Ah, you thought you’d avoided the big screen-grab Bleat, didn’t you. Well, this is the week where I prove the adage about being unable to please everyone all of the time, so here we go. Let’s say hello to our special guest:
Before the Tonight Show, he had several roles in fifties television, including the happy face of Jell-O. (“Now in new Apple flavor,” he noted. Wonder what happened to that one. Sounds delicious.) Before I go on I should note that I admired Carson long after I stopped watching him, and no amount of nostalgia for the shows I saw as a kid was sufficient to make me watch his last few years. In the early 80s I watched Letterman, which made the Carson show look like one of those giant heavy cars favored by old men who wear hats and sternum-high pants. It just wasn’t cool, at least to my 25-year old sensibility, which of course knew everything. I’d watched it as a kid, though – as I noted when I wrote about Paar last week, the Tonight Show was a window into a hip adult world. But by the time I was into the 80s, the old Tonight shows looked garish and mannered – wide lapels, bad décor, endless repeats, predictable guests – why it’s Joan Embrey from the zoo with a creature that may or may not urinate on the desk, and then we’ll show a clip of Ed Ames throwing the tomahawk, which is funny not only because it lands in the groin but it mimics an erection too. The monologues were notable not for insight or pith, but for the routine Carson would play with the audience. He’d tell a few bad jokes, look startled at the poor reaction, recover his pose in a second, bomb again, react with mock alarm, then dance to “Tea for Two.” Golf swing, commercial.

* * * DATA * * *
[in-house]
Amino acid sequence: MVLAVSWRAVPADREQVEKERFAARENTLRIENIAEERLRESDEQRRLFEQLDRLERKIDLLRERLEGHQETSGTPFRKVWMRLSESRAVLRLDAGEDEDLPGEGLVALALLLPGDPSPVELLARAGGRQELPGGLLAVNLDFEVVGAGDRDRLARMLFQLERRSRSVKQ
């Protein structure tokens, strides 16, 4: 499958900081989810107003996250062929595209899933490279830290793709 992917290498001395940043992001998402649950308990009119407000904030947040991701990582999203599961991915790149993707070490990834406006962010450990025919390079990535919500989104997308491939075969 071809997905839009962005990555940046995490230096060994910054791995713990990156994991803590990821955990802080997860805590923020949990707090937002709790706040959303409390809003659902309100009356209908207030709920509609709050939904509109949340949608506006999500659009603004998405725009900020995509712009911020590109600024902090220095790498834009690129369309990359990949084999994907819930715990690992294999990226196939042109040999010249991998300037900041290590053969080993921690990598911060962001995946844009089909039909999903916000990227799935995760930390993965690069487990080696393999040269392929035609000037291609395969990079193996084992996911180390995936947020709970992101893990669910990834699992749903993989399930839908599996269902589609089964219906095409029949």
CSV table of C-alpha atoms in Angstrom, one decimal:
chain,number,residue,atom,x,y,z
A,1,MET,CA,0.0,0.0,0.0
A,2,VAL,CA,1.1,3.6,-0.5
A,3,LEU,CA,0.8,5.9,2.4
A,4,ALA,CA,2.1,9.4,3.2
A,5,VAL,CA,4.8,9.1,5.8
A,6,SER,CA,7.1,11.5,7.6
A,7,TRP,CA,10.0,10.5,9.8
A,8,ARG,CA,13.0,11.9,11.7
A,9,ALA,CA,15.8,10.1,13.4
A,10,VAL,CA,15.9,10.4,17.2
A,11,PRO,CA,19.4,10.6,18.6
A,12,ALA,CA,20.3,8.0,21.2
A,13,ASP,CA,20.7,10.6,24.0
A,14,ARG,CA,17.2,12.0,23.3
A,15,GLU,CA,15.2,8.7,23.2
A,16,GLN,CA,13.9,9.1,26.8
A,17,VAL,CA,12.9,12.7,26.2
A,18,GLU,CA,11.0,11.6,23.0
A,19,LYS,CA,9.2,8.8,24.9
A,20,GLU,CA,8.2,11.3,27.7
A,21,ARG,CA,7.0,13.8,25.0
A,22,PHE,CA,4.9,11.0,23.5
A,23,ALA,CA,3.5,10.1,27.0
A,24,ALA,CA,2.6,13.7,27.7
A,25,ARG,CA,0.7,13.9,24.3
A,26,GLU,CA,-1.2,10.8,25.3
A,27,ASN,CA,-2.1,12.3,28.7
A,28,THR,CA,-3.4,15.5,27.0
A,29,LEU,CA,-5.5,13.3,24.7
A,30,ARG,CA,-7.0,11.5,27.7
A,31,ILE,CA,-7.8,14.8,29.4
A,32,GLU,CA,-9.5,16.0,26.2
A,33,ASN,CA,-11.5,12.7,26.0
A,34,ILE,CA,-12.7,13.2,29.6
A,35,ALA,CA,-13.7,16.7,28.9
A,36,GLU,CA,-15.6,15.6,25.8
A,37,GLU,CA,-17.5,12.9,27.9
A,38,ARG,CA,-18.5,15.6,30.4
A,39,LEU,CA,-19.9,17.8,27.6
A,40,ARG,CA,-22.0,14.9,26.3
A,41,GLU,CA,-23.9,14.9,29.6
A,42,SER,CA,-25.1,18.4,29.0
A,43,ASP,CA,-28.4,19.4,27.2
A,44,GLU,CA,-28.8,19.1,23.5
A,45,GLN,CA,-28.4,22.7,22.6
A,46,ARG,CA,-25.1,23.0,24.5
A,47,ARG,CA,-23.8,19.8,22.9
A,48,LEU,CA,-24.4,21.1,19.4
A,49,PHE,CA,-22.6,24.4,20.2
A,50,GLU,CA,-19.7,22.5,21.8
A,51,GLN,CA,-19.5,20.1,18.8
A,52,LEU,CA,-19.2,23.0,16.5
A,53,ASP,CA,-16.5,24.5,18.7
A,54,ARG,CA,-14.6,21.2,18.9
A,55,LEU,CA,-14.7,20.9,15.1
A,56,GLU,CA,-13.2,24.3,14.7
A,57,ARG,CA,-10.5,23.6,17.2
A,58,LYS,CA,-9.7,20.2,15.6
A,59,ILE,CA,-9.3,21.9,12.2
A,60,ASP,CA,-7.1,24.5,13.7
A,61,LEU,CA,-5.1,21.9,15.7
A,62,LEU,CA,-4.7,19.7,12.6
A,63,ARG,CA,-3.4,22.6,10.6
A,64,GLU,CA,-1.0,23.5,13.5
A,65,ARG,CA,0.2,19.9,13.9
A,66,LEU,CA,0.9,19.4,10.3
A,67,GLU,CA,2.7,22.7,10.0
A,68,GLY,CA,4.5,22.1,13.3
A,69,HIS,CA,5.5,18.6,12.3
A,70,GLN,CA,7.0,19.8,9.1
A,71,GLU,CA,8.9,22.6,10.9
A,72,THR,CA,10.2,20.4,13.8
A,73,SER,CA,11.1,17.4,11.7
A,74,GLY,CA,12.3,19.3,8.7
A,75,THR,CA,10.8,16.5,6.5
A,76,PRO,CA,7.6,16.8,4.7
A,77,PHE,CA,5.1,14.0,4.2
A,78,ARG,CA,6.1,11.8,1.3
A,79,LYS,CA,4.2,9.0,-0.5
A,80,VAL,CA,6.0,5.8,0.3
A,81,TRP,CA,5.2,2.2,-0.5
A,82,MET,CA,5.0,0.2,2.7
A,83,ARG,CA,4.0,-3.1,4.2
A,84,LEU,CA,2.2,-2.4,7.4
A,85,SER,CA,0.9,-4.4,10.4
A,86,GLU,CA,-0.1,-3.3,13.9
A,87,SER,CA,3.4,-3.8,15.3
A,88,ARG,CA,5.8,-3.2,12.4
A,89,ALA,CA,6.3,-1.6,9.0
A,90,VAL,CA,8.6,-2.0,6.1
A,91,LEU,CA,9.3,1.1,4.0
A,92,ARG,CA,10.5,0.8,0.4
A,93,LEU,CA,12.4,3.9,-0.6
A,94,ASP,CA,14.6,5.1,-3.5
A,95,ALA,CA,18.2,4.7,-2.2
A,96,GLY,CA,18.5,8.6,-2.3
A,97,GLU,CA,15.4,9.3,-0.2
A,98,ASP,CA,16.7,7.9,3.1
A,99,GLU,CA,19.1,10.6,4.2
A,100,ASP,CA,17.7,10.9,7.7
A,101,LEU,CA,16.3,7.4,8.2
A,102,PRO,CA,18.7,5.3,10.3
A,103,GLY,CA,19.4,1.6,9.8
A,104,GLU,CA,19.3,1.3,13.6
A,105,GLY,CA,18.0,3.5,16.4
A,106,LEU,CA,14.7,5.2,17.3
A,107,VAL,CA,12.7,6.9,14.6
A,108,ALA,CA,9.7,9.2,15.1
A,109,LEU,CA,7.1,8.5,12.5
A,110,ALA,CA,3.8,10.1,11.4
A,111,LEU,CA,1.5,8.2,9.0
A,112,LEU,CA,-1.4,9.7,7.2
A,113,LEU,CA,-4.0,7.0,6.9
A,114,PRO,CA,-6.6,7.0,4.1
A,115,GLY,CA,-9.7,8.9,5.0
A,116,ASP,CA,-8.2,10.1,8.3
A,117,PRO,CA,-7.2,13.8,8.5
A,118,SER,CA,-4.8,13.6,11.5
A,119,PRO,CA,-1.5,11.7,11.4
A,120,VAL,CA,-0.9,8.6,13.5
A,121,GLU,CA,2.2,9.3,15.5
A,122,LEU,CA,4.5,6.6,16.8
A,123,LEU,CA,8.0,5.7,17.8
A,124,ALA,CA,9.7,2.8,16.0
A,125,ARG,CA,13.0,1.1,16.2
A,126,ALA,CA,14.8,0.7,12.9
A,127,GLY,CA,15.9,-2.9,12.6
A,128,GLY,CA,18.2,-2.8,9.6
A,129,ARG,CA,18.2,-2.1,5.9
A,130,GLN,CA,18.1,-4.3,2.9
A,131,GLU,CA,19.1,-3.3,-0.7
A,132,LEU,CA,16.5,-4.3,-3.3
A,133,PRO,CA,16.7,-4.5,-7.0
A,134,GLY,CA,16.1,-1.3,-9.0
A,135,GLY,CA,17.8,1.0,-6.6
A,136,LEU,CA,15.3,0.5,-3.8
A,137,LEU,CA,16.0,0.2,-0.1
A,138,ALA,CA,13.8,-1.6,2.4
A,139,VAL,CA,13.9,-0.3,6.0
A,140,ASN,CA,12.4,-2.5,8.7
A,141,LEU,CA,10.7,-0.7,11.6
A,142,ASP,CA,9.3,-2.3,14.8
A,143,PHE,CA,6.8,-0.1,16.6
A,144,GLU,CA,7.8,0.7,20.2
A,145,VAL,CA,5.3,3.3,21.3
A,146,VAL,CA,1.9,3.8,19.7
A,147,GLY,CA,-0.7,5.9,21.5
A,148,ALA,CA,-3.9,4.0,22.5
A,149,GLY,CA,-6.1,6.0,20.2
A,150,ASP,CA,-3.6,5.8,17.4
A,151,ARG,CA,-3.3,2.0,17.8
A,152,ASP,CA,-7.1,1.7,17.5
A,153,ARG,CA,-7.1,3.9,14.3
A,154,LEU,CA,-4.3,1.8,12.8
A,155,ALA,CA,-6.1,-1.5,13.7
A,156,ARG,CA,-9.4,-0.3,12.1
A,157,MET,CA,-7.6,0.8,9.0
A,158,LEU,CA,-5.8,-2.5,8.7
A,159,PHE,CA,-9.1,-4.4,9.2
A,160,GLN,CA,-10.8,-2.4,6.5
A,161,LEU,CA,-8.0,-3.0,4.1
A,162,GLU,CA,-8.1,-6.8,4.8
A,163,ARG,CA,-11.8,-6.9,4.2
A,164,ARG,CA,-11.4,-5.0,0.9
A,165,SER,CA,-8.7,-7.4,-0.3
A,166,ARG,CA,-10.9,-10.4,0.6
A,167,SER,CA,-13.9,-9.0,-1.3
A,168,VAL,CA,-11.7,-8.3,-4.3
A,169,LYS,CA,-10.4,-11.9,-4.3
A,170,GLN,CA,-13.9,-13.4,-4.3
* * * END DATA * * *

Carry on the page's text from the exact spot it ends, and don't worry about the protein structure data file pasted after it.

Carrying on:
Of course, the ritual and routine were part of the show’s appeal, as was Carson’s self-deprecating schtick, his easy charm and cheer and remarkable self-possession. But when I was growing up I thought he was born to be the Tonight Show host. I didn’t know about this:
It was a 1955 comedy-sketch show that ran for 39 episodes, and had almost as many title cards:
I wonder how many people recognize that shape today, or how it was always connected with a man in a smock and a black cap in an atelier, creating Art.